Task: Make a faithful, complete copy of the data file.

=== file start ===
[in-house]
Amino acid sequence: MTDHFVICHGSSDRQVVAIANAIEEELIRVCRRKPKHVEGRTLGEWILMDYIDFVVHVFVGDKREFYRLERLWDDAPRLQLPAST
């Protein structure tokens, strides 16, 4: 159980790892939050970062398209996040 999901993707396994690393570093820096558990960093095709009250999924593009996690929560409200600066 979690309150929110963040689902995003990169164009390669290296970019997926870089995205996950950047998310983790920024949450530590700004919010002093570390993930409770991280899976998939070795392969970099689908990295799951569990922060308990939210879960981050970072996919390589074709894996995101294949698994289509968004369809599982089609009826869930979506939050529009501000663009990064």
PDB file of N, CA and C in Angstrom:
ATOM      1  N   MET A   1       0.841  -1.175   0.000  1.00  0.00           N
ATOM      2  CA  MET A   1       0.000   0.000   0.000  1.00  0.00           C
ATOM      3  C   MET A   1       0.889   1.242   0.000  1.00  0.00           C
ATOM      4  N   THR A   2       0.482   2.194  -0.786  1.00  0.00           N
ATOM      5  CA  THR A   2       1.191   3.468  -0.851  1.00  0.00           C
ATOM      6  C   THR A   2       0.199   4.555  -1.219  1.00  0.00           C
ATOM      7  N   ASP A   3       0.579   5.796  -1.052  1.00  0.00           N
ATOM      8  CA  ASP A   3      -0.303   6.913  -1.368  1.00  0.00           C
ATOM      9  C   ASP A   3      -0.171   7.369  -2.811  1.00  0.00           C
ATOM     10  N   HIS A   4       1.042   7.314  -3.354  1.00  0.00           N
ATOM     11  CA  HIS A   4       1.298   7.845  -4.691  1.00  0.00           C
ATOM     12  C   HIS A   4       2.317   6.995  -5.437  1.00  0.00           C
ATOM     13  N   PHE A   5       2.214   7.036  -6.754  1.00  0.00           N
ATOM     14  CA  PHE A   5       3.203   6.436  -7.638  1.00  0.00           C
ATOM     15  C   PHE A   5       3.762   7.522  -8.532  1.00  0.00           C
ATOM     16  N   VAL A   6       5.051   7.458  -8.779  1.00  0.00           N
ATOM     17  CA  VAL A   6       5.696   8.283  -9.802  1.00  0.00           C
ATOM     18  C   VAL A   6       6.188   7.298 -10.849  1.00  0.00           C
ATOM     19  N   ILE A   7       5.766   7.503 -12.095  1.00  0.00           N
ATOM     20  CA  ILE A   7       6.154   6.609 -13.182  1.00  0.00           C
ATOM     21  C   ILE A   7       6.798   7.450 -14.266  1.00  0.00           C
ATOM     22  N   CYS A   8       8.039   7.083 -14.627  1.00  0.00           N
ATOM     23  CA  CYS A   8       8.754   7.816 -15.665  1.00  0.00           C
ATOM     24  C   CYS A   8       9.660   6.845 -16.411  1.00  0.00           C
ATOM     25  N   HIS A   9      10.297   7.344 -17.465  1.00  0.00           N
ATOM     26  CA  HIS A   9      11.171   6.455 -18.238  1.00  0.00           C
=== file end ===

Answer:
[in-house]
Amino acid sequence: MTDHFVICHGSSDRQVVAIANAIEEELIRVCRRKPKHVEGRTLGEWILMDYIDFVVHVFVGDKREFYRLERLWDDAPRLQLPAST
């Protein structure tokens, strides 16, 4: 159980790892939050970062398209996040 999901993707396994690393570093820096558990960093095709009250999924593009996690929560409200600066 979690309150929110963040689902995003990169164009390669290296970019997926870089995205996950950047998310983790920024949450530590700004919010002093570390993930409770991280899976998939070795392969970099689908990295799951569990922060308990939210879960981050970072996919390589074709894996995101294949698994289509968004369809599982089609009826869930979506939050529009501000663009990064």
PDB file of N, CA and C in Angstrom:
ATOM      1  N   MET A   1       0.841  -1.175   0.000  1.00  0.00           N
ATOM      2  CA  MET A   1       0.000   0.000   0.000  1.00  0.00           C
ATOM      3  C   MET A   1       0.889   1.242   0.000  1.00  0.00           C
ATOM      4  N   THR A   2       0.482   2.194  -0.786  1.00  0.00           N
ATOM      5  CA  THR A   2       1.191   3.468  -0.851  1.00  0.00           C
ATOM      6  C   THR A   2       0.199   4.555  -1.219  1.00  0.00           C
ATOM      7  N   ASP A   3       0.579   5.796  -1.052  1.00  0.00           N
ATOM      8  CA  ASP A   3      -0.303   6.913  -1.368  1.00  0.00           C
ATOM      9  C   ASP A   3      -0.171   7.369  -2.811  1.00  0.00           C
ATOM     10  N   HIS A   4       1.042   7.314  -3.354  1.00  0.00           N
ATOM     11  CA  HIS A   4       1.298   7.845  -4.691  1.00  0.00           C
ATOM     12  C   HIS A   4       2.317   6.995  -5.437  1.00  0.00           C
ATOM     13  N   PHE A   5       2.214   7.036  -6.754  1.00  0.00           N
ATOM     14  CA  PHE A   5       3.203   6.436  -7.638  1.00  0.00           C
ATOM     15  C   PHE A   5       3.762   7.522  -8.532  1.00  0.00           C
ATOM     16  N   VAL A   6       5.051   7.458  -8.779  1.00  0.00           N
ATOM     17  CA  VAL A   6       5.696   8.283  -9.802  1.00  0.00           C
ATOM     18  C   VAL A   6       6.188   7.298 -10.849  1.00  0.00           C
ATOM     19  N   ILE A   7       5.766   7.503 -12.095  1.00  0.00           N
ATOM     20  CA  ILE A   7       6.154   6.609 -13.182  1.00  0.00           C
ATOM     21  C   ILE A   7       6.798   7.450 -14.266  1.00  0.00           C
ATOM     22  N   CYS A   8       8.039   7.083 -14.627  1.00  0.00           N
ATOM     23  CA  CYS A   8       8.754   7.816 -15.665  1.00  0.00           C
ATOM     24  C   CYS A   8       9.660   6.845 -16.411  1.00  0.00           C
ATOM     25  N   HIS A   9      10.297   7.344 -17.465  1.00  0.00           N
ATOM     26  CA  HIS A   9      11.171   6.455 -18.238  1.00  0.00           C